This is a bit of a problem. We tend to like things to be plain and straightforward. We work hard at making things plain and straightforward when we explain our faith. Heck, even the disciples seem to have wanted Jesus to be plain and straightforward. In Matthew 13:10 the disciples ask why Jesus speaks in parables and in John 16:29-30 the disciples seem very relieved that Jesus is speaking “clearly and without figures of speech”. So why is Jesus so obtuse? Why does he use parables and figures of speech? Why doesn’t he just tell people plainly what is happening? Won’t some people miss out on what Jesus says because he is deliberately being hard to understand?
There are several ways of approaching this. One would be to say that yes, Jesus is being deliberately obtuse in a way that will cause some to miss what he is saying to their own detriment. Another option might be to claim that Jesus is not being obtuse. Instead, he is being as clear as he can about very complex matters. (Imagine explaining a three-dimensional world to a two-dimensional being, or just read my article Calculus for Hamsters.) Yet another option would be to claim that Jesus is being more obtuse than absolutely necessary but that no one will miss what he is saying because of that. I favor a position somewhere between the second two options.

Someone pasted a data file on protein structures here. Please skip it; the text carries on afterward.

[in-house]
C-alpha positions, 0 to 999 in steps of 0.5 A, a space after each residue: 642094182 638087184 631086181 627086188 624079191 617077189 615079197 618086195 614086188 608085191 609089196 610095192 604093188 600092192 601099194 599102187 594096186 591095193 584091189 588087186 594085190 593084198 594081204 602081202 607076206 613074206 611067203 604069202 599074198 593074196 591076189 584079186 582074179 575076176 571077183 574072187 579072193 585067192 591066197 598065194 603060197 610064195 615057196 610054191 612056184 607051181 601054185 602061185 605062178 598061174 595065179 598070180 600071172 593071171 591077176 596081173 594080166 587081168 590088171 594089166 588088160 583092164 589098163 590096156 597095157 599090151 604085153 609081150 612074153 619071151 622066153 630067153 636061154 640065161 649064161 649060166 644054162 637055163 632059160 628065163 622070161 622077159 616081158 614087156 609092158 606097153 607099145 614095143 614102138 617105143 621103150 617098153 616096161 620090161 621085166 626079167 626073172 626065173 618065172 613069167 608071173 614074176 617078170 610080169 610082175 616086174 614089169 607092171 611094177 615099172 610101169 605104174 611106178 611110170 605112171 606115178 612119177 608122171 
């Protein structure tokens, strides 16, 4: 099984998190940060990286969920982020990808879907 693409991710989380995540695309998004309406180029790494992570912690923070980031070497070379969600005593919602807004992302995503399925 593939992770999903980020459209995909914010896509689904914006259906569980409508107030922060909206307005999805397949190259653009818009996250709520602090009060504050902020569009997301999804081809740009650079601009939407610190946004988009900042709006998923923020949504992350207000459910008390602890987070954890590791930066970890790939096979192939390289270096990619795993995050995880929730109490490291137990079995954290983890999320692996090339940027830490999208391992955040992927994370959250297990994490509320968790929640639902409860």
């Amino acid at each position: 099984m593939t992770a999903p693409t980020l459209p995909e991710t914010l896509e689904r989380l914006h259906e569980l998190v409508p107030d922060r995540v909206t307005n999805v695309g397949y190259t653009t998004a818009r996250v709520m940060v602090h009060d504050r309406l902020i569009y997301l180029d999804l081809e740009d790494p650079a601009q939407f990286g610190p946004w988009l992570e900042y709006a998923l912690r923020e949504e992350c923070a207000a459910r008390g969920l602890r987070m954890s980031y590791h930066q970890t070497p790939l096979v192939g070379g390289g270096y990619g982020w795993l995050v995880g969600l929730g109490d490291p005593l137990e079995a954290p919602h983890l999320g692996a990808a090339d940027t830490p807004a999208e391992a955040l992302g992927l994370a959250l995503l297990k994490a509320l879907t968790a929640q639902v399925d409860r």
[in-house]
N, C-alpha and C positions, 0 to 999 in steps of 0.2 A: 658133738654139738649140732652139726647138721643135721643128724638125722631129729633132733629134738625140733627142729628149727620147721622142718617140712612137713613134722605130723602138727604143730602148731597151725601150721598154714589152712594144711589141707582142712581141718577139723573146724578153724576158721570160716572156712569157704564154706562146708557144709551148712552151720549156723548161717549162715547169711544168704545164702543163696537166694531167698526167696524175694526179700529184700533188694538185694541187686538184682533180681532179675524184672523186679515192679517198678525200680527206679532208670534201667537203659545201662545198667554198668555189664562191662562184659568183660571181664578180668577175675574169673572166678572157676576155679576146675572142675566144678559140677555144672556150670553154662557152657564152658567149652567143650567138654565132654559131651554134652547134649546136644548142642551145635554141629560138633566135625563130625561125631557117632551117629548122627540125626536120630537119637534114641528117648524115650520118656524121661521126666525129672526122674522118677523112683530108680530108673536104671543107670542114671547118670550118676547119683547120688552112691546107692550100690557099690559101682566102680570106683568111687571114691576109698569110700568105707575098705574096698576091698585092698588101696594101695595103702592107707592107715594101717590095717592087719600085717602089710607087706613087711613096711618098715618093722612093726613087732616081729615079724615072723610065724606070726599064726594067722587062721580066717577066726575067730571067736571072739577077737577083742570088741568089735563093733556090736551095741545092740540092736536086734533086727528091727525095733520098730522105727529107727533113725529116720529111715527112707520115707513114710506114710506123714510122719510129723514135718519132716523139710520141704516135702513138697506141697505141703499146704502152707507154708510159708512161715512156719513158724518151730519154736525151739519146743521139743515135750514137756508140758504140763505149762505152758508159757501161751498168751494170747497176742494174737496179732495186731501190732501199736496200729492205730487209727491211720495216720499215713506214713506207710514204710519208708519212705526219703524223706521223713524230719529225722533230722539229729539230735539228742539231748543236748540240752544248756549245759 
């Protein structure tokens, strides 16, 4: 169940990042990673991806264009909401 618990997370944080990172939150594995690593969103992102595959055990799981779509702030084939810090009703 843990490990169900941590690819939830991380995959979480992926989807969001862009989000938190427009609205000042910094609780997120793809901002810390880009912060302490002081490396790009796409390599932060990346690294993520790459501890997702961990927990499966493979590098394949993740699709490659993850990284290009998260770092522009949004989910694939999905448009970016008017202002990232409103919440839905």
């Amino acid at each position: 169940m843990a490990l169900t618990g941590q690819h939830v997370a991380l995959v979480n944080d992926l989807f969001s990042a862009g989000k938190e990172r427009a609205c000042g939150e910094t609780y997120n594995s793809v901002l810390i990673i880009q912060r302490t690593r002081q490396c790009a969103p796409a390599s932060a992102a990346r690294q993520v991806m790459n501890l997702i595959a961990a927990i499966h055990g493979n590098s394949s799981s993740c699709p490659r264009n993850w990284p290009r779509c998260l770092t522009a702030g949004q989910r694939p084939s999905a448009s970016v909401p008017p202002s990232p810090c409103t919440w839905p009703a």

The first option has some things to recommend it. For one, it makes a lot of sense that Jesus is being deliberately obtuse when many of us feel that we can break the gospel down much more simply. For another Jesus never seems to be pushing people to make confessions of faith in him in the way that many evangelicals do. Instead, Jesus spends a lot of time talking about what we often think are secondary concerns without first addressing the “primary” issues. However, it is a little odd to have Jesus deliberately tricking people. Some Calvinists might be OK with this (it’s hardly any worse than double predestination) but it does seem a bit odd.